GHDI logo

A Rural Commune Organizes its own Affairs – Ingenried (Bavaria) (1549)

Most villages in the Empire enjoyed some measure of self-governance. In this document from May 31, 1549, the village mayor, court, and commune of the village of Ingenried, which lay under the authority of the abbot of Irsee (Bavaria), decide to appoint, pay, and stipulate the duties of two village employees: a priest for the parish church and an attendant for the village bathhouse.

print version     return to document list previous document      next document

page 1 of 1

Let everyone take cognizance from this public announcement that the mayor, court, and whole commune of Ingenried have decided on and established the following ordinance and rule in their village.

Namely, first of all, that the village employees, the sexton and the bath attendant, shall be annually appointed by the vicar and the whole commune of Ingenried.

Namely, that the bath attendant shall proceed as follows. On Saturdays he shall have the bath ready by noon and shall open it for anyone who wants to bathe. Once a month he shall open it for washing heads and shall wash heads until 2 o'clock in the afternoon, and afterwards he shall cut hair. If anyone needs his hair cut earlier, he shall wash the hair and cut it on Saturdays. And for a fee he may open the bathhouse at other times. He shall also have buckets and boxes ready for the men and the youths. If sick persons want to bathe, he shall inform the mayor and the IV [the village court] whether it would not do more harm to keep them out. He shall provide the sick people with a special knife for shaving. His pay shall be from each farmer a measure [Metzen] each of rye and oats, and each farmer shall fetch wood for him from the forest four times. Item, a small farmer [Soeldner] shall also give him a measure each of rye and oats, and he shall split wood for the bathhouse for one day. The commune shall give him the wood. And on high holy days everyone shall give him a kreuzer of "wedding money” [Hochzeitsgeld].* Item, servants whom he barbers shall give him 3 shillings, and otherwise male and female servants shall pay him a Bohemian coin or a measure of oats. He shall also keep hot water in the kettle, which the commune bought for him, and he shall keep the kettle clean and in good order. For this purpose, the commune gives him a piece of meadow in the Upper or Lower Stellin, which will produce about one small measure [Fuder] of hay.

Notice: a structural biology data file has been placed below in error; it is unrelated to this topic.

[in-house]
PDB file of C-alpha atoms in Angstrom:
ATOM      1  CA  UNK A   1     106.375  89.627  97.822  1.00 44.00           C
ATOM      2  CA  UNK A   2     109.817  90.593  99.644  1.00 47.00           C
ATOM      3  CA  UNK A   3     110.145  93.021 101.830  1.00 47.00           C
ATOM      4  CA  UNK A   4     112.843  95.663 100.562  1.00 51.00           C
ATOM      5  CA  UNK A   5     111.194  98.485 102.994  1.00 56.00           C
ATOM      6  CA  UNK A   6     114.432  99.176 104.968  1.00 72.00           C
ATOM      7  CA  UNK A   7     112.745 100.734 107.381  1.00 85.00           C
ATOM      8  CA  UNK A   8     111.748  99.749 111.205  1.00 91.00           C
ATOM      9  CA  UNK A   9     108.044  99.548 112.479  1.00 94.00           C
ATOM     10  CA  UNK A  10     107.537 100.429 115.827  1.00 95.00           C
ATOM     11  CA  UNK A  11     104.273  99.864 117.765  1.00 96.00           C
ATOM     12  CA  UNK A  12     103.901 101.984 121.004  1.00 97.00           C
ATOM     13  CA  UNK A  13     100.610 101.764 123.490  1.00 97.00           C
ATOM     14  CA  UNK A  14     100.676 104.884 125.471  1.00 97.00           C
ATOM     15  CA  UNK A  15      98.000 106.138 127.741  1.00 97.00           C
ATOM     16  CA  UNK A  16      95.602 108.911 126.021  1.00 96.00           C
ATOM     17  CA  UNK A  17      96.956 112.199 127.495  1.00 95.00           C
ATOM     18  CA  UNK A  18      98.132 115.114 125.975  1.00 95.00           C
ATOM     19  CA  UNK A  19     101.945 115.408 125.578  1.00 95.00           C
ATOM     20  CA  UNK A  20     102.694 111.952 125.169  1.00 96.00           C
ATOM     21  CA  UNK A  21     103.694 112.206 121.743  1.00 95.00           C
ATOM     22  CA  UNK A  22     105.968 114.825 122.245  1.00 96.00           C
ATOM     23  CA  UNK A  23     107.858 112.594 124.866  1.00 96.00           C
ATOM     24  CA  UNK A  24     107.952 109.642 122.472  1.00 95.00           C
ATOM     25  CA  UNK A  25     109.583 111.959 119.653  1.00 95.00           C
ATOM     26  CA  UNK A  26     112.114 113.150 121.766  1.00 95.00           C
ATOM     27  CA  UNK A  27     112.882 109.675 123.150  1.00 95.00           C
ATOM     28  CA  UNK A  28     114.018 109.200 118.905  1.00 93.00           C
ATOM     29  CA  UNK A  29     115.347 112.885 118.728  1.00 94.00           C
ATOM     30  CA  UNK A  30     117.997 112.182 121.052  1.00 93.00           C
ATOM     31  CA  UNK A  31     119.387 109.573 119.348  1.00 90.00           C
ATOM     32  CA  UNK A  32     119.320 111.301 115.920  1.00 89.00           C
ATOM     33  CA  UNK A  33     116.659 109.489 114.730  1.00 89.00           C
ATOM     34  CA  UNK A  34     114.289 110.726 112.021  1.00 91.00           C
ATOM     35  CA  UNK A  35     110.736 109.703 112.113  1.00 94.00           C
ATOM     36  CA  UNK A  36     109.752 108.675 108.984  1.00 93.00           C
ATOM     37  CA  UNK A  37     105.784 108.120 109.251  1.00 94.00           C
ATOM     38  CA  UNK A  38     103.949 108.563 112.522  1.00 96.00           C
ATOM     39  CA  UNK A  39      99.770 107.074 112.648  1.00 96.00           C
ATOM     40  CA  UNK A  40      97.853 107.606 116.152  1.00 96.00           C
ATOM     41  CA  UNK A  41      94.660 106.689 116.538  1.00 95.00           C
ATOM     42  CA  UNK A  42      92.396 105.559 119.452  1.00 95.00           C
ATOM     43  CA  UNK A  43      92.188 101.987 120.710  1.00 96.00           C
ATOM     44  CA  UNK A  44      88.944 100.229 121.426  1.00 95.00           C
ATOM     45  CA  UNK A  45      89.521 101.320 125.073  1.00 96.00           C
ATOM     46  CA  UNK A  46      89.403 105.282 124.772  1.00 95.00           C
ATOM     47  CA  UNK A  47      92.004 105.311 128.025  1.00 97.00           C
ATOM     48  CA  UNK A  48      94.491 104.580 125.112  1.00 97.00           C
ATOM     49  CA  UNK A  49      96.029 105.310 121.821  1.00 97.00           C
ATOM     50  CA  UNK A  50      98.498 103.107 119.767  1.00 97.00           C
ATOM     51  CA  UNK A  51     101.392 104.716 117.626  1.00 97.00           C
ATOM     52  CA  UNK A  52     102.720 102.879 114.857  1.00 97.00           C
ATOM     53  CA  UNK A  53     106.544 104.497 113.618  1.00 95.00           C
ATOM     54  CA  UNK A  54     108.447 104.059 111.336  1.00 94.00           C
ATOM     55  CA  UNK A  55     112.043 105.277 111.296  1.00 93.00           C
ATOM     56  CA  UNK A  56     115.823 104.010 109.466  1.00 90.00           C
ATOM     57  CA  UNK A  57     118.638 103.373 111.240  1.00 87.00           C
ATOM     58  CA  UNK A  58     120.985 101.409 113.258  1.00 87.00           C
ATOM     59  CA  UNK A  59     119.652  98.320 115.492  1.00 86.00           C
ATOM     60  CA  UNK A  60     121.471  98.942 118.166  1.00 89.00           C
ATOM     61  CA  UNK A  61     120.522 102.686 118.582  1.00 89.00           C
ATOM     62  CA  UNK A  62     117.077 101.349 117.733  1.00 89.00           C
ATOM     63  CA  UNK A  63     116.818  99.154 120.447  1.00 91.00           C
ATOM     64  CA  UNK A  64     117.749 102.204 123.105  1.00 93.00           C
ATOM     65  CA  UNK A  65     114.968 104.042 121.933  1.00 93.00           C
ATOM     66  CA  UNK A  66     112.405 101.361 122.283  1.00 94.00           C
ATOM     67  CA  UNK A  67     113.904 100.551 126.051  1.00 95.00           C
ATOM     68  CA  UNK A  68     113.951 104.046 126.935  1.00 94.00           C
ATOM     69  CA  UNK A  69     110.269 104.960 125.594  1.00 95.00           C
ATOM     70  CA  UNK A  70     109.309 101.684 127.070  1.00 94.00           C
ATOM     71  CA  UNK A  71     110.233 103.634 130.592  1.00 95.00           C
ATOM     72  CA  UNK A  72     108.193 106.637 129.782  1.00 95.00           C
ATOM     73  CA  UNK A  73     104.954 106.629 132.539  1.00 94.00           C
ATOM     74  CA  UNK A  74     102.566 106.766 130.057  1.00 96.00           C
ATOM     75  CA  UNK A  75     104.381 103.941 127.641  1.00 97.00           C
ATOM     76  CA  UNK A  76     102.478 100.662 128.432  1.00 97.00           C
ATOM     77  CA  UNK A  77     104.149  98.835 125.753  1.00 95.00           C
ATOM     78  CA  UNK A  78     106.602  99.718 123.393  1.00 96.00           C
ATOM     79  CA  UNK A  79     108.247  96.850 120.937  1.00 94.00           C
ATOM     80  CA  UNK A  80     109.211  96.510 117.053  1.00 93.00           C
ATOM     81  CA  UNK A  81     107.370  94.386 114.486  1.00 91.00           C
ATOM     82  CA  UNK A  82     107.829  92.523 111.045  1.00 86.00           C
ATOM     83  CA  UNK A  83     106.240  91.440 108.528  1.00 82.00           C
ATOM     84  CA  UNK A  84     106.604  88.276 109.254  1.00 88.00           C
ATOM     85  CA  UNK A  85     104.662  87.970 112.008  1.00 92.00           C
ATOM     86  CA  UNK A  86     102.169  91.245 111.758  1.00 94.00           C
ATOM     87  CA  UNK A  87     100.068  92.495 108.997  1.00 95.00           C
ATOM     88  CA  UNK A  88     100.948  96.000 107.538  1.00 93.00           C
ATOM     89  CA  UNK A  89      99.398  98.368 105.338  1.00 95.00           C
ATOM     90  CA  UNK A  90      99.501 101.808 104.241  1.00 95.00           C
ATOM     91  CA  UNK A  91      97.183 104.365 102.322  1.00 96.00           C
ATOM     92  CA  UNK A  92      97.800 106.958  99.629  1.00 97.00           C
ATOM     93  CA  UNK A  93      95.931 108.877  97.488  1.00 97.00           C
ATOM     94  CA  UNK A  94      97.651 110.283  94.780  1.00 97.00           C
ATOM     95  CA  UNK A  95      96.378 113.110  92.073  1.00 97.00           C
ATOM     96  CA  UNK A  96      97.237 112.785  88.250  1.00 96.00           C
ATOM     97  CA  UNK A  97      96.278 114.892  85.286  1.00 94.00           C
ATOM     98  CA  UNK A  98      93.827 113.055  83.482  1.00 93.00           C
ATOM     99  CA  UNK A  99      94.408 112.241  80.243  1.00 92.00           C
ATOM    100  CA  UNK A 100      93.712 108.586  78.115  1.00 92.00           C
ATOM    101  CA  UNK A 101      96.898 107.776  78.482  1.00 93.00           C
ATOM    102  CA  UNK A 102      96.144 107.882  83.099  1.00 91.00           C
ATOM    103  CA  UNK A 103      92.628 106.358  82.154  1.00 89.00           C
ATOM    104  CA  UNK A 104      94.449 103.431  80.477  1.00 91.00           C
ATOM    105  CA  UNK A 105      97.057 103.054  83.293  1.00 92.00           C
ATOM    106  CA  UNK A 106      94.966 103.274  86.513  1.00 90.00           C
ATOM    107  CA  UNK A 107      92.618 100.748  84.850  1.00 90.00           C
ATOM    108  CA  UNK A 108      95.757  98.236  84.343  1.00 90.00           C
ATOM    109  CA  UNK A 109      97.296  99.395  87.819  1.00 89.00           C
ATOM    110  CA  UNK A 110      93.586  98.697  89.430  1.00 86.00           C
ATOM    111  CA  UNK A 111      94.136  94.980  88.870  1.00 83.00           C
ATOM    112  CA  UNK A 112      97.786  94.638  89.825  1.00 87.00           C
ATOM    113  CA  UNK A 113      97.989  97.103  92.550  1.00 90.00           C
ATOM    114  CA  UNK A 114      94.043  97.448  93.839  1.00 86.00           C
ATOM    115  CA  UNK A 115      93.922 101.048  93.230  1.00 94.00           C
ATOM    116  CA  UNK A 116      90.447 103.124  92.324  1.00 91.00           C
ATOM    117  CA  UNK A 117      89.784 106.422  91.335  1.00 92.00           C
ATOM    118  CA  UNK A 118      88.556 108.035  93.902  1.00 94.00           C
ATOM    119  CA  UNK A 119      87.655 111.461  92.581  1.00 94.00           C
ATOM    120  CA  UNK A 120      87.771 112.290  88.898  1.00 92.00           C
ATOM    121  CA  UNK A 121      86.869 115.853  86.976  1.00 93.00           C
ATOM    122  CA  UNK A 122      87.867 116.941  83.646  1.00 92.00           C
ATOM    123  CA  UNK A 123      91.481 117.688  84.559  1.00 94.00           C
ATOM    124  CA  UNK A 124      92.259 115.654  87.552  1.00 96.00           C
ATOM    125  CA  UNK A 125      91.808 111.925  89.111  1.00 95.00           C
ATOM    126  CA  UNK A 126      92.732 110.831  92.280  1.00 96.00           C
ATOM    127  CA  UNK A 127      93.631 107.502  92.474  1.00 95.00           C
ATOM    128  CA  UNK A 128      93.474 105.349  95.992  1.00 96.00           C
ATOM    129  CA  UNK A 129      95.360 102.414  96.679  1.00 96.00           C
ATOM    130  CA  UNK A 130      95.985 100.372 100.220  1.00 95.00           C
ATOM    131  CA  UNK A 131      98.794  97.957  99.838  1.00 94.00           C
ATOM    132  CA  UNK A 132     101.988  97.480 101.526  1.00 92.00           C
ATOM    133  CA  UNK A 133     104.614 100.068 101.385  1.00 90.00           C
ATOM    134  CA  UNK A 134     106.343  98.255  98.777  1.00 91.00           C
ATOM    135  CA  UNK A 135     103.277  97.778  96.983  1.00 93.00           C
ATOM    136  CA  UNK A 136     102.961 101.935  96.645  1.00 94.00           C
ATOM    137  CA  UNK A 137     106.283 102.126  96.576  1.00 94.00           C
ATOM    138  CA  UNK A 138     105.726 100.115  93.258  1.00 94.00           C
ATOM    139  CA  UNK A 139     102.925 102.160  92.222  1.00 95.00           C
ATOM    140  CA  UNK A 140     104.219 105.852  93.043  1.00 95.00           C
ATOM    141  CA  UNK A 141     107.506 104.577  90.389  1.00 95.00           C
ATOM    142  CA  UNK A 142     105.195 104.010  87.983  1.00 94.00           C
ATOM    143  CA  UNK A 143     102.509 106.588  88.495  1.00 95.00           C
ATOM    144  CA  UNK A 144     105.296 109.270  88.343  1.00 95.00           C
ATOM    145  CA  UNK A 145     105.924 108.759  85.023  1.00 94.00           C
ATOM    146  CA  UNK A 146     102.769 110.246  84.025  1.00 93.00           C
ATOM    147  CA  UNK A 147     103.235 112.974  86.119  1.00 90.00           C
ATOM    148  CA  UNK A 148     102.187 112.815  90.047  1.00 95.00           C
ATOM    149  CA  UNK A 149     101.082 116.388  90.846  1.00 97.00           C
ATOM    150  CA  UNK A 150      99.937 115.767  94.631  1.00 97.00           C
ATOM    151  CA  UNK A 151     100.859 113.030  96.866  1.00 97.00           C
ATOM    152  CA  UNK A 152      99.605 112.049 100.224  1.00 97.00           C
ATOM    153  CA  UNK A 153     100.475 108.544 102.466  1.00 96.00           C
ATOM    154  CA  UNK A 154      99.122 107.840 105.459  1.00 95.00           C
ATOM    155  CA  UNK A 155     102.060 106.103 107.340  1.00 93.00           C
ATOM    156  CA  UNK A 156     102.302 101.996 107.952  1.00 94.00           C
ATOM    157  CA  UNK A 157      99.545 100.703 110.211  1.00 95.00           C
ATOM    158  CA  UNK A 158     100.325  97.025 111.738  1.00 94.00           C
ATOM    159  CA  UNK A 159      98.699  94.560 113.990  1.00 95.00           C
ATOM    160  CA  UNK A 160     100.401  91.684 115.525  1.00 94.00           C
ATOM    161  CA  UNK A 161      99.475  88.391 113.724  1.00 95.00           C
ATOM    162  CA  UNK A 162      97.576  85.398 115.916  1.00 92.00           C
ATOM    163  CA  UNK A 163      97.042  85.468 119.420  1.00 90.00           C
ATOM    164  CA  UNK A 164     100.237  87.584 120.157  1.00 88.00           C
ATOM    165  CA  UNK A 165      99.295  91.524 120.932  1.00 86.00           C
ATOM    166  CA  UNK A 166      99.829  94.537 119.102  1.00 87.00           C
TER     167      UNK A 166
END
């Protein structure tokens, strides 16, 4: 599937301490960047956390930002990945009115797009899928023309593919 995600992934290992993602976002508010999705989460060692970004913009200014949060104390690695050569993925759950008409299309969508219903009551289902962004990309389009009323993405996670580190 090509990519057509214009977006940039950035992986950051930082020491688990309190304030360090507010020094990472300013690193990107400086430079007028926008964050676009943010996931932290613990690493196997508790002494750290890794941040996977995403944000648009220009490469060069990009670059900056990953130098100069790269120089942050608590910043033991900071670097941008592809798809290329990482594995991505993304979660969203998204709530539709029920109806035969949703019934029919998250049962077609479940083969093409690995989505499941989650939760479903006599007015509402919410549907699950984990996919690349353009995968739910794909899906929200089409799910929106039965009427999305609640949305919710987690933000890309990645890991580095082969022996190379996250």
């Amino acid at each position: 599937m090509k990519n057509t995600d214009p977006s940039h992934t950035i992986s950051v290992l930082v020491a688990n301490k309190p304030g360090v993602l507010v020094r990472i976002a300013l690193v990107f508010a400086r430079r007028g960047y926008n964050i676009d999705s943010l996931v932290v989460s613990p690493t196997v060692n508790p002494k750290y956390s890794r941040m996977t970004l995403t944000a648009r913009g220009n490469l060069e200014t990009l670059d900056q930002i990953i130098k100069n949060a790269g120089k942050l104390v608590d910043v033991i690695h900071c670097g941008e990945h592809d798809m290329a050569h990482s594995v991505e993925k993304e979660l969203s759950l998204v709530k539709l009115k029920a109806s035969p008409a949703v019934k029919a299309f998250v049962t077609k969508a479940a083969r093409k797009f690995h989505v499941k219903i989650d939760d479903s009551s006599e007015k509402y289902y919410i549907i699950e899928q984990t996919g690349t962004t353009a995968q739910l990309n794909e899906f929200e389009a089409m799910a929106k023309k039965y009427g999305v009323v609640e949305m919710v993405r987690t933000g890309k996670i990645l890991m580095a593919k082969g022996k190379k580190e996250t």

Item, a sexton shall be obedient to the vicar of Ingenried, and he shall ring the bells and take care of everything necessary for the mass and for the church. He shall not leave the village without the vicar's knowledge and permission. He shall take care of the church and see that the bells ring out the times of the day, around four o'clock in the winter and in summer between two and three, also at midday and before storms. He shall watch the clock and keep the hours as best he can. And whatever is needed for the saints [i.e., their altars], such as hosts, wine, bells for ringing during mass, and such things that pertain to the mass, he shall fetch and have ready, though not at his own cost. His pay shall be as follows. Each farmer shall give a measure each of rye and oats, and also six sheaves of grain – half summer and half winter crops – for ringing the bells. Each small farmer shall give a half-measure each of rye and oats. Whoever has land outside his farmstead, he shall give sheaves – half summer and half winter crops – for ringing the bells.

Given on the Friday after Ascension Day, 1549.

* The kreuzer was both a silver coin and a unit of currency valued at one-sixtieth of a florin. It was common in the southern German lands, whereas the northern lands used groschen – trans.

Source of original German text: Staatsarchiv Augsburg, Reichsstift Irsee MüB 46.

Translation: Peter Blickle and Thomas A. Brady Jr.
Thanks to Peter Blickle for this text.

first page < previous   |   next page > last page